The interaction between plants and their environment is called plant ecology. The ecological adaptation of these plants is referred as bio-mechanical strength. Shrubs’ adoptive features include Young’s modulus of elasticity which describes the overall bending properties of a stem despite of the size and shape. Likewise flexural stiffness describes the flexibility of the stem cutting and the second moment of inertia reflects size and the geometry of the structure to which a force is being applied. In addition, whole stem flexibility is the measure of angle of deflection on the applied force whereas densities of shrubs account for their tissue properties such as volume fraction of cell wall materials, hemicellulose and cellulose contents, and microfibril angles in the cell wall of fiber cells. Furthermore, percent critical height explains the highest height and weight that can be applied to the stem cutting without causing critical demerging to the plant. Although biomechanical properties proved clearly being an influence in plant survival, but investigations regarding shrubs biomechanical properties in semi-arid regions are rarer as similarly supported in [8] , [14] and [15] . Therefore this article is intending in addressing biomechanical properties of the five most dominating semi-arid species from Dodoma Municipal towards their physical resilience.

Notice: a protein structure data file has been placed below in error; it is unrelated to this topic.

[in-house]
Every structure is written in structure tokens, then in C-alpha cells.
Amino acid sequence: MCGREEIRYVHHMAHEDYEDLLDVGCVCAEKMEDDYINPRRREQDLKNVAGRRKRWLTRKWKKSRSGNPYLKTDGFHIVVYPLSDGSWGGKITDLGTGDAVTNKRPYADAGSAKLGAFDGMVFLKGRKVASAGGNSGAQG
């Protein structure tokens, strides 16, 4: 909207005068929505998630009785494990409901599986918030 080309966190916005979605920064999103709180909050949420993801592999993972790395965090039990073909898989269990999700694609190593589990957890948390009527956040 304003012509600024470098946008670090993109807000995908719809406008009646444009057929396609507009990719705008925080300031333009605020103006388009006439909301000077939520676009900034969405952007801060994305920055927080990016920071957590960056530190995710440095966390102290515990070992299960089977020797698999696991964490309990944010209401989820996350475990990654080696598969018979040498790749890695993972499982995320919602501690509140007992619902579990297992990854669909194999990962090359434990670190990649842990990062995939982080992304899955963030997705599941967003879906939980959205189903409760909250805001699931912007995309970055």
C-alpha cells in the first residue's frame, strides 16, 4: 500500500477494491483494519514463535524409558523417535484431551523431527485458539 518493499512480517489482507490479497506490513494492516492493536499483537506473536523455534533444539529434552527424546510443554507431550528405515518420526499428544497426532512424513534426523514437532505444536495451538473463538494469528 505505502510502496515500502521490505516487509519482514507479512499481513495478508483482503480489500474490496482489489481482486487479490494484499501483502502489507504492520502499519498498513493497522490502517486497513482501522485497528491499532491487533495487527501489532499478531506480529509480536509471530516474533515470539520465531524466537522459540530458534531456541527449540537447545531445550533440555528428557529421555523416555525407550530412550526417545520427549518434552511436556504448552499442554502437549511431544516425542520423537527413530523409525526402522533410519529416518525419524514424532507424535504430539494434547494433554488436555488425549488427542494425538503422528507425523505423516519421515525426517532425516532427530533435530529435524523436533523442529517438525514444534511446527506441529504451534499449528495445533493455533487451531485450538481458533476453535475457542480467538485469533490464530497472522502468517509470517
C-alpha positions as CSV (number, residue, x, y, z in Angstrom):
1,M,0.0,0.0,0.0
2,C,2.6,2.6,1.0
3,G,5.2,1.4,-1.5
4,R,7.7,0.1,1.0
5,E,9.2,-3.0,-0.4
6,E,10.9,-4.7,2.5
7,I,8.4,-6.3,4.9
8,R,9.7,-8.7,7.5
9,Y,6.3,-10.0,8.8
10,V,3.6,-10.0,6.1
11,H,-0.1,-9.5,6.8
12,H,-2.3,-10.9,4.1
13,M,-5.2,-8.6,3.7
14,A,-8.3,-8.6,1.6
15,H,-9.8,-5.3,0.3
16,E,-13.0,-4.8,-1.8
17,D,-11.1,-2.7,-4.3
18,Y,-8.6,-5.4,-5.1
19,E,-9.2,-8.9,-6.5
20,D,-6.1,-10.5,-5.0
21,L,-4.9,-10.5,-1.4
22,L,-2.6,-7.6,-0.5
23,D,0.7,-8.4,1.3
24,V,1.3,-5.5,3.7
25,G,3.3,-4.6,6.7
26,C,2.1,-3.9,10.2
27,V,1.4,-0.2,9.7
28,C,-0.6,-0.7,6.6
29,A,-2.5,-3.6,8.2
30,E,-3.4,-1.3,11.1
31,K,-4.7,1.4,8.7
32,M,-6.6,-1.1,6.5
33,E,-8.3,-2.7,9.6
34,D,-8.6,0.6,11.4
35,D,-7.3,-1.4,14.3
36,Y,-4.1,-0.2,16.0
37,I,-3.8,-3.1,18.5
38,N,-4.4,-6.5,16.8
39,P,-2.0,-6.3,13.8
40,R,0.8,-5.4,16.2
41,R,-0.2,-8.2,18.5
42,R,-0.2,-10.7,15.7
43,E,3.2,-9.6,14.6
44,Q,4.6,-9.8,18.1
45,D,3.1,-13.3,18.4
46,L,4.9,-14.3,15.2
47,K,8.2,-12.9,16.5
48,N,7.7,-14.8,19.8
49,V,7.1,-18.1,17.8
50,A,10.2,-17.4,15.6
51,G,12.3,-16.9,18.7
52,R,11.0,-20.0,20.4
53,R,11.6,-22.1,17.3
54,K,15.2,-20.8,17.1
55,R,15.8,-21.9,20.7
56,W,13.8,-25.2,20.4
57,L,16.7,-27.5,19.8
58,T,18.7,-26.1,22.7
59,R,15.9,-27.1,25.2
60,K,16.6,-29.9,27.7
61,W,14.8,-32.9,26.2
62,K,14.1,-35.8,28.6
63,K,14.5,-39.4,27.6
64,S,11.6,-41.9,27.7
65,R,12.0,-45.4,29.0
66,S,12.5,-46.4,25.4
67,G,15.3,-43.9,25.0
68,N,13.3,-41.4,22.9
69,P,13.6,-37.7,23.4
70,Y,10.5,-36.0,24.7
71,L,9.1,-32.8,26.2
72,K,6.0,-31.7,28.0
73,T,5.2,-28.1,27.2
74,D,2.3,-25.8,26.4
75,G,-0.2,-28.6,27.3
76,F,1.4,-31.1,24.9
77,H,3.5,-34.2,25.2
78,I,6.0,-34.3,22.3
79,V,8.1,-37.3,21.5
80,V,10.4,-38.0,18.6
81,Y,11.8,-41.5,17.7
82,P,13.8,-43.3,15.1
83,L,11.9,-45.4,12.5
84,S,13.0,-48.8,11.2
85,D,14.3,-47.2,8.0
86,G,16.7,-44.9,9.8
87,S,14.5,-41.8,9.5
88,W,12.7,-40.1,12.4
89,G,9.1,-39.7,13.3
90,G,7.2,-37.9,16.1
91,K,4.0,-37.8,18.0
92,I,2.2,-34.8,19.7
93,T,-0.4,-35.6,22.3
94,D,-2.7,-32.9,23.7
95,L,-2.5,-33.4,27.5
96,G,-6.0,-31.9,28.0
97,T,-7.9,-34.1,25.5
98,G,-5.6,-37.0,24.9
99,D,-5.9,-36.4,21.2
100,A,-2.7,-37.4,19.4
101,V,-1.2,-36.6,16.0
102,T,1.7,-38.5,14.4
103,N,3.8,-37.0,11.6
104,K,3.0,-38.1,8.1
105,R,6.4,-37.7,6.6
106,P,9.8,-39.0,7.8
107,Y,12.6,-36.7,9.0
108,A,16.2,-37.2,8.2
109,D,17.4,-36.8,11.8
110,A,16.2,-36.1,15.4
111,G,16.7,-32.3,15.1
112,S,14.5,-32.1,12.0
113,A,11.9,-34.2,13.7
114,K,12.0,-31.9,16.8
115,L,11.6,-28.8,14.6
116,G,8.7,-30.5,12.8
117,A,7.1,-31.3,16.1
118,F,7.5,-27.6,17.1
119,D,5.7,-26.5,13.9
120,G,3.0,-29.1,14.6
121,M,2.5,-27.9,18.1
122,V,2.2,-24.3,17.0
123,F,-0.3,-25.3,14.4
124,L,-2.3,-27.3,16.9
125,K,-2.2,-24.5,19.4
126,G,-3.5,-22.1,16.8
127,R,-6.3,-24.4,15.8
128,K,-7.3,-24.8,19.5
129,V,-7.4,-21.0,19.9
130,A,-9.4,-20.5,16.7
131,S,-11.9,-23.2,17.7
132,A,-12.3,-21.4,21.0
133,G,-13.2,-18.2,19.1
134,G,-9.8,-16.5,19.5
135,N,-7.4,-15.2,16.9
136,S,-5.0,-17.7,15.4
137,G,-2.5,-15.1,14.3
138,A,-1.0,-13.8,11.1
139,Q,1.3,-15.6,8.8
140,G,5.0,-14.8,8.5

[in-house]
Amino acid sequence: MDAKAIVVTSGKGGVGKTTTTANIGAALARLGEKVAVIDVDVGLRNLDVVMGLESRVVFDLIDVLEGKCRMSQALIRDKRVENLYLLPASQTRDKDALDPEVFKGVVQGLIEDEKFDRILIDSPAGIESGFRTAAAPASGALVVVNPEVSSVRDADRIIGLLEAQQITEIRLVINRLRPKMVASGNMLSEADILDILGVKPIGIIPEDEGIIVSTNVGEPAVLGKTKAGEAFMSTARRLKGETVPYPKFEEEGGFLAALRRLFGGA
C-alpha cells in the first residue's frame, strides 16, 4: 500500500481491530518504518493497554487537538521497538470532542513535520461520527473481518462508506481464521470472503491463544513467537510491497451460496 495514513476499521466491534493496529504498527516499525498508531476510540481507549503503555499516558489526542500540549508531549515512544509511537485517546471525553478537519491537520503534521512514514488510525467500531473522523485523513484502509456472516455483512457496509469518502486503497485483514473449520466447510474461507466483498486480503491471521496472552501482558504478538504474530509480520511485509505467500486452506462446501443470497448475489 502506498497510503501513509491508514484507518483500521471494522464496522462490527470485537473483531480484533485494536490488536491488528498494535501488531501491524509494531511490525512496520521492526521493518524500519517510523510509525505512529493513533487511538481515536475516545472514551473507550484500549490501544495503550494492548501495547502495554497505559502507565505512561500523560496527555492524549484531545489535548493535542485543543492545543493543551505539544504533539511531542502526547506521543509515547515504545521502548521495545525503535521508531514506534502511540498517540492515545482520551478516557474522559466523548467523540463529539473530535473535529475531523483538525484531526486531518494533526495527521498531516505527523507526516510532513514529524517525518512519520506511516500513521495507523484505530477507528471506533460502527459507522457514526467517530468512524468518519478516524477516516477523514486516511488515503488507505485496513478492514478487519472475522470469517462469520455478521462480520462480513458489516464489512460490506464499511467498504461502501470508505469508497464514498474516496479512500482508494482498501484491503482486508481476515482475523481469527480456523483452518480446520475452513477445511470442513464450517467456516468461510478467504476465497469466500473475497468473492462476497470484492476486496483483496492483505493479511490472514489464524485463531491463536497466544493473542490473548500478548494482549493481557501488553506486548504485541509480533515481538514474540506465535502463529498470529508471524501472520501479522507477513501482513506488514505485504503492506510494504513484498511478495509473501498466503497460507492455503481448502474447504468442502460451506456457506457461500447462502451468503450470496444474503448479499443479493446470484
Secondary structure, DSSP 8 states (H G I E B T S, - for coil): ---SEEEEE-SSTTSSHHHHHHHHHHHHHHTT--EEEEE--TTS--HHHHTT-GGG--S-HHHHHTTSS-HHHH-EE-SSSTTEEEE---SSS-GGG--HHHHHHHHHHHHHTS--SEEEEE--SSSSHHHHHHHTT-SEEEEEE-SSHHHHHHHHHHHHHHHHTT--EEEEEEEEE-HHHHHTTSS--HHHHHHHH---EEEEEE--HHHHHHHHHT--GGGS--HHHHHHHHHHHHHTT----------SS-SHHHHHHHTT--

2. Materials and Methodology

2.1. Study Area

Dodoma municipal is located at the central plateau of Tanzania, having an elevation of 1200 meters above the sea level. Dodoma plains are covered with open grassland having little or less tree and/or bush coverage. Average rains of 570 mm last between November to April which account for the wet seasons. Its average lowest temperature of July is 13˚C, that followed by strong heat about 31˚C which causes much of parse grasses except in the low lying lands. The land is mostly covered by grasses and bush lands with thickest.

Five stem cutting from the most dominating shrubs were collected from Ng’hong’onha, Ndwenhwe and Mhande villages located at Latitude: −6.19979 and Longitude: 35.82342 Eastern of the University of Dodoma at Dodoma municipal. During a short survey in the study area, apart from many plant species, the most plentiful species were identified for this study. The identified species cover about 52% of the total vegetation of the selected areas as per Figure 1. Fresh cuttings of identified shrubs namely Acacia tortilis, Acacia nilotica, Grewia bicolor, Boscia grandiflora and Ziziphus mucronata were collected from the three named villages then transported to physics laboratory at the University of Dodoma for further studies.

2.2. Characteristics of Selected Species

Acacia tortilis also known as is a species name for the umbrella thorn acacia tree natively found in the Savanna and Middle East as well. It belongs to kingdom Plantae, order Fabales, family Fabaceae, genus Vachellia and species tortilis. It grows in the extremely arid conditions, with high tolerance in alkalinity, drought, high temperatures, stone and sand soils, and they are frost resistant once fully grow with curled pods. It produces timbers, fodder, strings and edible gums. Other parts of this plant are used for decoration, weapon tools and medicines. The plant greens the desert because of it’s extremely resistance to harsh arid environment.